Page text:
“I greatly disdain piddling little buildings (plerumque indignor pusillis edificiis),” wrote a forthright Flemish monk called Goscelin of Saint-Bertin in a book dated around 1080. He went on to declare that: “I would not allow any buildings, however much they were valued, to stand unless they were, in my view, glorious, magnificent, tall, vast, filled with light and thoroughly beautiful.”
Goscelin, who dedicated his life to documenting the lives of saints, could have been describing the great Gothic cathedrals built to proclaim Christianity in the 12th and 13th centuries, when they played a pivotal role in medieval life. These masterpieces of structure and style remain extraordinary examples of human ingenuity in moulding materials into places that still inspire awe and wonder.
Piddling is not a word you would choose to describe the cathedrals of Ely, Norwich or Canterbury. These magnificent stone buildings dwarf the ancient streets that cluster around them and even today dominate the skyline. Size (magnitude in Latin) mattered to the architects, builders and patrons of these Gothic masterpieces: the bigger and taller the building, the greater its political and spiritual punch.
A league table of lengths of European cathedrals appears in the first few pages of Gothic Wonder: Art, Artifice and the Decorated Style 1290-1350, a book by Paul Binski, Professor of Medieval Art at Cambridge University, that looks afresh at a remarkable flowering of English creativity.
Top of the list in the size stakes is Cluny Abbey in Burgundy, begun in 1088, at approximately 172 metres, setting a standard that challenged the English to think big and bold. Winchester Cathedral ranks second, measuring 157 metres from its great west door to its east end, with London’s St Paul’s Cathedral (155 metres) close behind.
In early medieval England, most people lived in dwellings constructed from local materials. Amid the humdrum and struggle of daily existence, something extraordinary happened: teams of workers overseen by highly skilled craftspeople challenged ideas of what could be accomplished in art and architecture and told compelling stories about all manner of earthly and heavenly matters.
Size is just one measure of the majesty of a building. Another measure, equally important to the makers of Gothic buildings in the race for maximum visual and sensual impact, was variety (varietas). The interiors of Salisbury Cathedral and Westminster Abbey gleam and dazzle with semi-translucent alabaster obtained from Nottingham, white marble quarried in Purbeck (Dorset) and richly-veined marble imported from southern Europe.
Marble was the ‘must-have’ material of the world of Gothic architecture. The word itself comes from the Greek marmairo, to shine. In a world where natural light was augmented only by candles, the sparkle and gleam of marble, and its similarity to skin tones, appealed to the senses. The allure of this exotic material contributed to what Binski calls the ‘soft’ power of the building, its subtlety, whereas sheer scale is a form of ‘hard’ power.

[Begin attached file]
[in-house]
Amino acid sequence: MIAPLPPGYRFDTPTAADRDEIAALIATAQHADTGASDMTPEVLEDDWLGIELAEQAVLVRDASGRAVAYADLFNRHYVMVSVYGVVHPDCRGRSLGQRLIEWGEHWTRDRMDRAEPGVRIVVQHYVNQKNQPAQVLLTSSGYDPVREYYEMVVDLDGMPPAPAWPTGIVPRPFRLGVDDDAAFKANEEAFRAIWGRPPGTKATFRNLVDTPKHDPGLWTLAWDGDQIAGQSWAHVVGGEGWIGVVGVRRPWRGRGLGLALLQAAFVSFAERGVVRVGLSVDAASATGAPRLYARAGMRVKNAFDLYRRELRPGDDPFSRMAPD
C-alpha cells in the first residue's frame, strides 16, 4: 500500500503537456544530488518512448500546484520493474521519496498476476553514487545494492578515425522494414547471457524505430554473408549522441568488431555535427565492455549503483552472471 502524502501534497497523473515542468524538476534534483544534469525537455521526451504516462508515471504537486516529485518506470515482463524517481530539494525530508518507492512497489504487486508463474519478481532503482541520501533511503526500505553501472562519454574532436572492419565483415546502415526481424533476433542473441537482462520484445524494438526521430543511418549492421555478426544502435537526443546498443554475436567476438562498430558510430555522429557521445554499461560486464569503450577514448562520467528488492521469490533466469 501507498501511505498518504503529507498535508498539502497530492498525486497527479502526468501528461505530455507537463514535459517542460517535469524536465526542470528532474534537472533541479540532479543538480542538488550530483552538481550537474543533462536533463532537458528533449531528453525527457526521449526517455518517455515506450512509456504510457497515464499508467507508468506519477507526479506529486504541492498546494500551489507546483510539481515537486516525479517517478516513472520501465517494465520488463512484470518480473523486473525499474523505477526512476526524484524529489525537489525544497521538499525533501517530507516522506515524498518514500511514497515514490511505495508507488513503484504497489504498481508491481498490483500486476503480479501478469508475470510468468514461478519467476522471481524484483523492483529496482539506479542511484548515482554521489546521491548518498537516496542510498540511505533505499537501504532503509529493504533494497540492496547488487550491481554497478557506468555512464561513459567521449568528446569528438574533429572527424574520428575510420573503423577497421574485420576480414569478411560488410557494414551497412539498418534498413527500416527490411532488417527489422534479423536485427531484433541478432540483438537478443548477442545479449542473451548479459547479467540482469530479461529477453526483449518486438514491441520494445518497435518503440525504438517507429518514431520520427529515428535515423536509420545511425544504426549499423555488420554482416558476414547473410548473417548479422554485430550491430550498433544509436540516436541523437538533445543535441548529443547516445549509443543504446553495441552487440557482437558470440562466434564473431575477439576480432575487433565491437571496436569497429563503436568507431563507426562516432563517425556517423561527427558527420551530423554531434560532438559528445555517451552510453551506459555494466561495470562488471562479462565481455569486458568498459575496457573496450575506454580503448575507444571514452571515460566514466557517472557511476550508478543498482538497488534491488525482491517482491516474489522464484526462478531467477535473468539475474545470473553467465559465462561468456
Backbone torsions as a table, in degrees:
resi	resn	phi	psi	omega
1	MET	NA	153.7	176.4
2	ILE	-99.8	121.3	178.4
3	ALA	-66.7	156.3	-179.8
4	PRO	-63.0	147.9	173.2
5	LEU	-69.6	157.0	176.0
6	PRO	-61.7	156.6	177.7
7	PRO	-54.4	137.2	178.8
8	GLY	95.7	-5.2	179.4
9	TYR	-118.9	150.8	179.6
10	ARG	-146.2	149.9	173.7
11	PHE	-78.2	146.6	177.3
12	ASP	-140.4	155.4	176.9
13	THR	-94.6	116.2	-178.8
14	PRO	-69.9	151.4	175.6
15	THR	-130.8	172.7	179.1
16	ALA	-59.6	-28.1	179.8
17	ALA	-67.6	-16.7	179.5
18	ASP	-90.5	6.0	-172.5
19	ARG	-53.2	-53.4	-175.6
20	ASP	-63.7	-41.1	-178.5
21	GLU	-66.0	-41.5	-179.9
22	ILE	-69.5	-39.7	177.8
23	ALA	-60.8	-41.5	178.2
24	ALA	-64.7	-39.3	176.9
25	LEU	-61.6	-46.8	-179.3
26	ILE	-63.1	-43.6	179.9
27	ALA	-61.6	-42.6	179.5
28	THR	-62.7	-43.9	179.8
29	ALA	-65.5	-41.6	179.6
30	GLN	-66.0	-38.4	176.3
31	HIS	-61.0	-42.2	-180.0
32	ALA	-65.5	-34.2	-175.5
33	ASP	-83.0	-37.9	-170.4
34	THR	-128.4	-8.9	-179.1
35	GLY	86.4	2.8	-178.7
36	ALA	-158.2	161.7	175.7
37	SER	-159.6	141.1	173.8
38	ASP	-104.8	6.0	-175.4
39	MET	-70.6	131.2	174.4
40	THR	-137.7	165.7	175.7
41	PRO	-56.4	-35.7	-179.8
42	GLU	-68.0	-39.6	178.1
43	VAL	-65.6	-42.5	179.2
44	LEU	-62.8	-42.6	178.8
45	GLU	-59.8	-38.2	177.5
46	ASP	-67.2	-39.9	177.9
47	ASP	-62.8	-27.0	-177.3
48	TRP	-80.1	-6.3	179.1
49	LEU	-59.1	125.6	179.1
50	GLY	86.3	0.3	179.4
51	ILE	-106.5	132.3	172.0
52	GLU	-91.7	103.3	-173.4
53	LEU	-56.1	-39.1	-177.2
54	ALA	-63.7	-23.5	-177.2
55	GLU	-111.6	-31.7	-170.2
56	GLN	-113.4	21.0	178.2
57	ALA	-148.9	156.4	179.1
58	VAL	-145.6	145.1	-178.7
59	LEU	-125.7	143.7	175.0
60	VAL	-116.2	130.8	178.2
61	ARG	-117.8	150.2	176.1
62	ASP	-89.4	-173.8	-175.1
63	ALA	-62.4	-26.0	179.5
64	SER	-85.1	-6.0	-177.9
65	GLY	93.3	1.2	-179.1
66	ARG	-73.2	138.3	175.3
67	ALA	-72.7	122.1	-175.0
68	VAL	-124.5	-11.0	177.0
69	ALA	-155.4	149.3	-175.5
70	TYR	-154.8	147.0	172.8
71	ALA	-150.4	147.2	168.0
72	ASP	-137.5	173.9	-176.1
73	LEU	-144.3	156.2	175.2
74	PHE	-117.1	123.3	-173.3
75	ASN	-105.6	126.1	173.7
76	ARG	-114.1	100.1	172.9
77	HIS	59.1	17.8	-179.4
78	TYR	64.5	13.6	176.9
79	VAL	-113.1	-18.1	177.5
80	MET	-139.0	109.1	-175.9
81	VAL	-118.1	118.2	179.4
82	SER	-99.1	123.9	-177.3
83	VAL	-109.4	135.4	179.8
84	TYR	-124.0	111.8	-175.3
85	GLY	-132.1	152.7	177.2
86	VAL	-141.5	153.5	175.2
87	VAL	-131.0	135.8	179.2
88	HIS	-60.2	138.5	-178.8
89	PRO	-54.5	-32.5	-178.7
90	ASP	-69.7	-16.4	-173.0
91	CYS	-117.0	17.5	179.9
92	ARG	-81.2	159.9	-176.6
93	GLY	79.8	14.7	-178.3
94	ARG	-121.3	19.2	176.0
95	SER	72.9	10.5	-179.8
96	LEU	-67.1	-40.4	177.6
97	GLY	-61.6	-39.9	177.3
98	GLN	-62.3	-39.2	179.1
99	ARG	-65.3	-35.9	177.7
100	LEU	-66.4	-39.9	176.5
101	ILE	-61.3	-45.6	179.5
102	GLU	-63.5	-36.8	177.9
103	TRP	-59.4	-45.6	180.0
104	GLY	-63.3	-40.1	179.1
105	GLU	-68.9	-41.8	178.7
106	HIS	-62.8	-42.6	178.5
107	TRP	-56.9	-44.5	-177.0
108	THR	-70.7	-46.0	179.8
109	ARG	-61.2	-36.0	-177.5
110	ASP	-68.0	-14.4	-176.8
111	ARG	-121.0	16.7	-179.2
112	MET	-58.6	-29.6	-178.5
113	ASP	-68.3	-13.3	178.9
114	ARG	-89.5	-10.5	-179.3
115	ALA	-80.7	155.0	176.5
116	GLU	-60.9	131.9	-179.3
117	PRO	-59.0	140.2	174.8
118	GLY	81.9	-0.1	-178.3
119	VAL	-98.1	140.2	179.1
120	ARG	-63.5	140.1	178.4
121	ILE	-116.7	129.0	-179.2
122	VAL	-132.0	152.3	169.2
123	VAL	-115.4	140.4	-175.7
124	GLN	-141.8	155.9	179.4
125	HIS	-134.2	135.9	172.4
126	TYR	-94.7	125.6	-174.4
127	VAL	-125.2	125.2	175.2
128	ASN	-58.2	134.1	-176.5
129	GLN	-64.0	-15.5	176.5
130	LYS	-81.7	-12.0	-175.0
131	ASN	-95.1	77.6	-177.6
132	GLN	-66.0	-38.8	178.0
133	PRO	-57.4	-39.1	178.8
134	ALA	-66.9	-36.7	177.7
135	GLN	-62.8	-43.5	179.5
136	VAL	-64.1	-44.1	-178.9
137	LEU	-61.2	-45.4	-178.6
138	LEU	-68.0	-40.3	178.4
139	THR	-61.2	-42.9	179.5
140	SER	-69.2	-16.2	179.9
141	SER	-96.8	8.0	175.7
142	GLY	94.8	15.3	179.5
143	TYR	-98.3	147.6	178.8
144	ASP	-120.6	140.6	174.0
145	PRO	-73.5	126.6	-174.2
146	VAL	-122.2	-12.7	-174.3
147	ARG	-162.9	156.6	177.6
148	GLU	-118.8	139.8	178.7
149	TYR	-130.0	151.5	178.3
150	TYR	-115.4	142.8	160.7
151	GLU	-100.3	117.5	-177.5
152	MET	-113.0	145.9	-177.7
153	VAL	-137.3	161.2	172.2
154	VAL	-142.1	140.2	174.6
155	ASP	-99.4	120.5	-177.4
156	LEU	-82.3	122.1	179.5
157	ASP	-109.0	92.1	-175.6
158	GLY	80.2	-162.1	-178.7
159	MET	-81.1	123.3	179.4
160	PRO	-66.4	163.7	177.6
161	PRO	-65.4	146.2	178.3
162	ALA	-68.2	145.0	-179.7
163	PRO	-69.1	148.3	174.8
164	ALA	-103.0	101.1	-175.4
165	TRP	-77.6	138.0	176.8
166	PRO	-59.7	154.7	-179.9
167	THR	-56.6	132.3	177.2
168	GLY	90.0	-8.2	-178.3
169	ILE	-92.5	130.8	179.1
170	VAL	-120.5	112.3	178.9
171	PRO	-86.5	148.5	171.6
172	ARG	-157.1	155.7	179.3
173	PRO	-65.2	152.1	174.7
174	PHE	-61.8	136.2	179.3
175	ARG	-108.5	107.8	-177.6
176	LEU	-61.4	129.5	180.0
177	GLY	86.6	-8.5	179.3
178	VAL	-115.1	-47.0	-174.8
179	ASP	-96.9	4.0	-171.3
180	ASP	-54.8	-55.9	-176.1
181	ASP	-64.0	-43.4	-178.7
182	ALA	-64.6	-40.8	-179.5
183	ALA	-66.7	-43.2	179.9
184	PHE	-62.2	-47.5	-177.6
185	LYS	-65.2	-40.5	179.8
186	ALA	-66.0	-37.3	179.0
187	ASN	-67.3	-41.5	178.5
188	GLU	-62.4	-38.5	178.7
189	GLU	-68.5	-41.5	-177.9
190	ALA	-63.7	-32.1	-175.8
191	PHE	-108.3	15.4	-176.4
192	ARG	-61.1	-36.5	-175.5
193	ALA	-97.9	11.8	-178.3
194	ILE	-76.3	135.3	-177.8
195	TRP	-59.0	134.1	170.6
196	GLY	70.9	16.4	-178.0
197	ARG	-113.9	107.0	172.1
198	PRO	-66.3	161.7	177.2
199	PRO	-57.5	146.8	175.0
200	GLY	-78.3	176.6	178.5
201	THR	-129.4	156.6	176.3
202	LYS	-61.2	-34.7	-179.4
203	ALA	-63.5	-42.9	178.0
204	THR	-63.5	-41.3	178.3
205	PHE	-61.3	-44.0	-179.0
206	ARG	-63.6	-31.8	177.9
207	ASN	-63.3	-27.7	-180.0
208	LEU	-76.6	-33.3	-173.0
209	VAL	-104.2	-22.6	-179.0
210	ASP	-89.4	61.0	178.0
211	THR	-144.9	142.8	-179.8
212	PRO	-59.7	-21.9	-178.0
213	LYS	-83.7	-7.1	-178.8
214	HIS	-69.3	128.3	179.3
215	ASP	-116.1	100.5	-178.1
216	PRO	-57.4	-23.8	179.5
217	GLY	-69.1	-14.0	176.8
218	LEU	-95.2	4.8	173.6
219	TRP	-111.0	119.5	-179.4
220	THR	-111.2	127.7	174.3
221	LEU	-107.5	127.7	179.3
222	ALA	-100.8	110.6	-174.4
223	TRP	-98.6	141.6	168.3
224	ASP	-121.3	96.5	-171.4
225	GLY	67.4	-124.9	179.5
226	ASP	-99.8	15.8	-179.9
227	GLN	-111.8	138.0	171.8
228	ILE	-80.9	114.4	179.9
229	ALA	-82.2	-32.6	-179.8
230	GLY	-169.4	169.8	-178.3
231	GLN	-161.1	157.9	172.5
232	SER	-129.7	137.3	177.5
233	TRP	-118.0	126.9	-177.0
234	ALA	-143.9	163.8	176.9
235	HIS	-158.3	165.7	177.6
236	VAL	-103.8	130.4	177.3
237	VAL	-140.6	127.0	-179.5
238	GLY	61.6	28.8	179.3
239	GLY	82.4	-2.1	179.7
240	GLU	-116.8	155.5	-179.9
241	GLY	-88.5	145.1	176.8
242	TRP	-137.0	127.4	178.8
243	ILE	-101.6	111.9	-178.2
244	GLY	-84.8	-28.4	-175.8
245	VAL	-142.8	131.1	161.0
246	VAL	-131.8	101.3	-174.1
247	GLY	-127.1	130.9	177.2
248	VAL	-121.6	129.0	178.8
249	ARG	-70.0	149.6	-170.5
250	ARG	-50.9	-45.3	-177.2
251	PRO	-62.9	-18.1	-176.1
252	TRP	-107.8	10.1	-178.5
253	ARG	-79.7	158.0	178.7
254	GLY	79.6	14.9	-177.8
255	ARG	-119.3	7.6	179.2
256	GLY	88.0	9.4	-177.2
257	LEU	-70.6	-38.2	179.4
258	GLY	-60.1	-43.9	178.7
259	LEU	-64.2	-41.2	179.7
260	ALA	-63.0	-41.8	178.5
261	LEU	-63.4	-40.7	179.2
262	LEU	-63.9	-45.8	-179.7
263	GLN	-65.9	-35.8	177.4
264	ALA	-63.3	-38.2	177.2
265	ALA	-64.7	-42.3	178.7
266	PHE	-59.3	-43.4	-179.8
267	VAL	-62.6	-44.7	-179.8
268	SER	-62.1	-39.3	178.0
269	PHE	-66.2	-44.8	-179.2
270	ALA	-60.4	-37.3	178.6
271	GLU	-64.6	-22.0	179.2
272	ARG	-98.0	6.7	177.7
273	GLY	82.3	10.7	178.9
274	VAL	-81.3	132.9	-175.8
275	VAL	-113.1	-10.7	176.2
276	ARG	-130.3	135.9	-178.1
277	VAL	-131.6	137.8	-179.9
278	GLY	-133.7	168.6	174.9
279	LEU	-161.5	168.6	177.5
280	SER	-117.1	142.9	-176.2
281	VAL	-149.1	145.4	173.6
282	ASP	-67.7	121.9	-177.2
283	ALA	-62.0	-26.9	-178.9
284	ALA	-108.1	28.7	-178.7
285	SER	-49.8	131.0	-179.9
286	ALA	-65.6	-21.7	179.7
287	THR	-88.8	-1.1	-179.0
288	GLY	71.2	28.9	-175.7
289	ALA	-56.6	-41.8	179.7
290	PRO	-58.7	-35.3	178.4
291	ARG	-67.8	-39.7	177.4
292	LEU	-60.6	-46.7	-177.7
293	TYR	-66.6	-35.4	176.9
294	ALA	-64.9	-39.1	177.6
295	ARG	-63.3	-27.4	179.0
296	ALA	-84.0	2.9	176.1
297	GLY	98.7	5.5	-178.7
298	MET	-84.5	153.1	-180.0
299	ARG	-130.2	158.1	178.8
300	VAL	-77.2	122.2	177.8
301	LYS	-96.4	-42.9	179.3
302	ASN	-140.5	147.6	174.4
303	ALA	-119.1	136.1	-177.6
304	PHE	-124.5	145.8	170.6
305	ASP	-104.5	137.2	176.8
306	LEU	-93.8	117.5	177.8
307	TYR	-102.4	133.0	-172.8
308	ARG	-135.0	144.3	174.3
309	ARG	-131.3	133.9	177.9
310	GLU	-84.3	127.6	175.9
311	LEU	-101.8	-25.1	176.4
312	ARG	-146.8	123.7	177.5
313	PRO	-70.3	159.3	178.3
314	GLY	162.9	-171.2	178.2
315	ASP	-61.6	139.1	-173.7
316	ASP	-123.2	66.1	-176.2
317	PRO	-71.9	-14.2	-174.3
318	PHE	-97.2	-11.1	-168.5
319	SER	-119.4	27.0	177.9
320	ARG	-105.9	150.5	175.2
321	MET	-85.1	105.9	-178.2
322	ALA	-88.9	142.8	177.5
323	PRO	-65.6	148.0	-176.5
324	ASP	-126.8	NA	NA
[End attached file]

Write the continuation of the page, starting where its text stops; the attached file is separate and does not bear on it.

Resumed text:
The transportation of stone across land and sea was costly, dangerous and difficult. The efforts of man pitted against nature, and emerging as winner, were heroic in the same way as literary epics which spoke of the human capacity to conquer difficulties in war or peace. Similarly, craftsmanship sought to create objects of supreme beauty, imitating and surpassing the complexity found in the natural world.
While Norman and Romanesque buildings were ponderous with their rounded arches, relatively small windows and wooden roofs, the architects of Gothic buildings sought to create what Binski calls a “wondrous heightening” in their playful treatment of light and shade and exploitation of the plasticity of materials to create decorative effects, such as wall arcading, that enriched the interiors of these buildings.
In many instances, Gothic was a process of ‘improvement’ that saw earlier buildings dismantled, adapted and enlarged to make room for expanding pilgrimage and religious activities. In the 14th century old buildings underwent makeovers which gave architects in the Gothic style an opportunity to study and emulate the achievements of their forebears.
To non-specialists, ‘Gothic’ is shorthand for pointed arches, elaborate window tracery and daringly vaulted roofs – though, curiously, the word itself emerged during the Renaissance as a term of abuse for northern European art. But Binski’s latest book is much more than a generously illustrated exploration of style. In his introduction, he explains that his emphasis is on human agency – why we do things and how we do them – expressed in all manner of arts and crafts.
His motivation, he says, stems from the question of “why aesthetic decisions were made in the light of beliefs about how and to what ends art creates experience”. In other words, Binski is interested in the power of things to manipulate thoughts and feelings – “art as the rational education of desire” is how he puts it – and how Gothic works of art were wrought through supreme human effort in order to convey unshakable statements about belief, control and sovereignty with God, the Church, royalty and man enmeshed in an entire social and artistic network.
In tackling these fundamental and often trickily complex themes, Binski explores not just architecture but also the decorative arts and especially manuscript illumination and painting, in the great age of ‘marginalia’ when English devices amused those who encountered them all over Europe. Among the weirdest are the grotesques found in the famous Luttrell Psalter of around 1340. Human and animal body parts are mixed in bizarre combinations: a human head pops out of a pair of goatish legs; an archer has a horse’s body and long swishing tail; a man is swallowed by a fish that has sprouted legs.